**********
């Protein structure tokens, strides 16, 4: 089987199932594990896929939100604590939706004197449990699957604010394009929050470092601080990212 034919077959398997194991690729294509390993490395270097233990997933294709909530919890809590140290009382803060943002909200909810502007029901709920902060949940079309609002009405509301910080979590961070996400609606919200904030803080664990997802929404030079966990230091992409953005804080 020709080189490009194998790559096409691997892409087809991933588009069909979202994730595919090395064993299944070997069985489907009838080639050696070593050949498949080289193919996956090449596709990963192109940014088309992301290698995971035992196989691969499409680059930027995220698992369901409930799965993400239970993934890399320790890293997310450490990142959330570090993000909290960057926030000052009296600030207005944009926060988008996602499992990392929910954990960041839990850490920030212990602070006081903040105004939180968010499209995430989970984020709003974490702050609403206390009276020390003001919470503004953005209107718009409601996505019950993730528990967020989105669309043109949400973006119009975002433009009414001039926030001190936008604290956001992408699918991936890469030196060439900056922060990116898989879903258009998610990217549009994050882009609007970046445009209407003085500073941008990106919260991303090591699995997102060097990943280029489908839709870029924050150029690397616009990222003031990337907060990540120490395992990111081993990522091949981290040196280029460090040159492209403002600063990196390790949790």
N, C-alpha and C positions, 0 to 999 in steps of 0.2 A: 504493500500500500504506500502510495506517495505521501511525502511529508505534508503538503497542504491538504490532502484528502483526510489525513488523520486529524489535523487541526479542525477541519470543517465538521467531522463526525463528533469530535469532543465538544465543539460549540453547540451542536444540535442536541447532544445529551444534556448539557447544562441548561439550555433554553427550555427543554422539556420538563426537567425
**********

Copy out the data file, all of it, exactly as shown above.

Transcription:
């Protein structure tokens, strides 16, 4: 089987199932594990896929939100604590939706004197449990699957604010394009929050470092601080990212 034919077959398997194991690729294509390993490395270097233990997933294709909530919890809590140290009382803060943002909200909810502007029901709920902060949940079309609002009405509301910080979590961070996400609606919200904030803080664990997802929404030079966990230091992409953005804080 020709080189490009194998790559096409691997892409087809991933588009069909979202994730595919090395064993299944070997069985489907009838080639050696070593050949498949080289193919996956090449596709990963192109940014088309992301290698995971035992196989691969499409680059930027995220698992369901409930799965993400239970993934890399320790890293997310450490990142959330570090993000909290960057926030000052009296600030207005944009926060988008996602499992990392929910954990960041839990850490920030212990602070006081903040105004939180968010499209995430989970984020709003974490702050609403206390009276020390003001919470503004953005209107718009409601996505019950993730528990967020989105669309043109949400973006119009975002433009009414001039926030001190936008604290956001992408699918991936890469030196060439900056922060990116898989879903258009998610990217549009994050882009609007970046445009209407003085500073941008990106919260991303090591699995997102060097990943280029489908839709870029924050150029690397616009990222003031990337907060990540120490395992990111081993990522091949981290040196280029460090040159492209403002600063990196390790949790």
N, C-alpha and C positions, 0 to 999 in steps of 0.2 A: 504493500500500500504506500502510495506517495505521501511525502511529508505534508503538503497542504491538504490532502484528502483526510489525513488523520486529524489535523487541526479542525477541519470543517465538521467531522463526525463528533469530535469532543465538544465543539460549540453547540451542536444540535442536541447532544445529551444534556448539557447544562441548561439550555433554553427550555427543554422539556420538563426537567425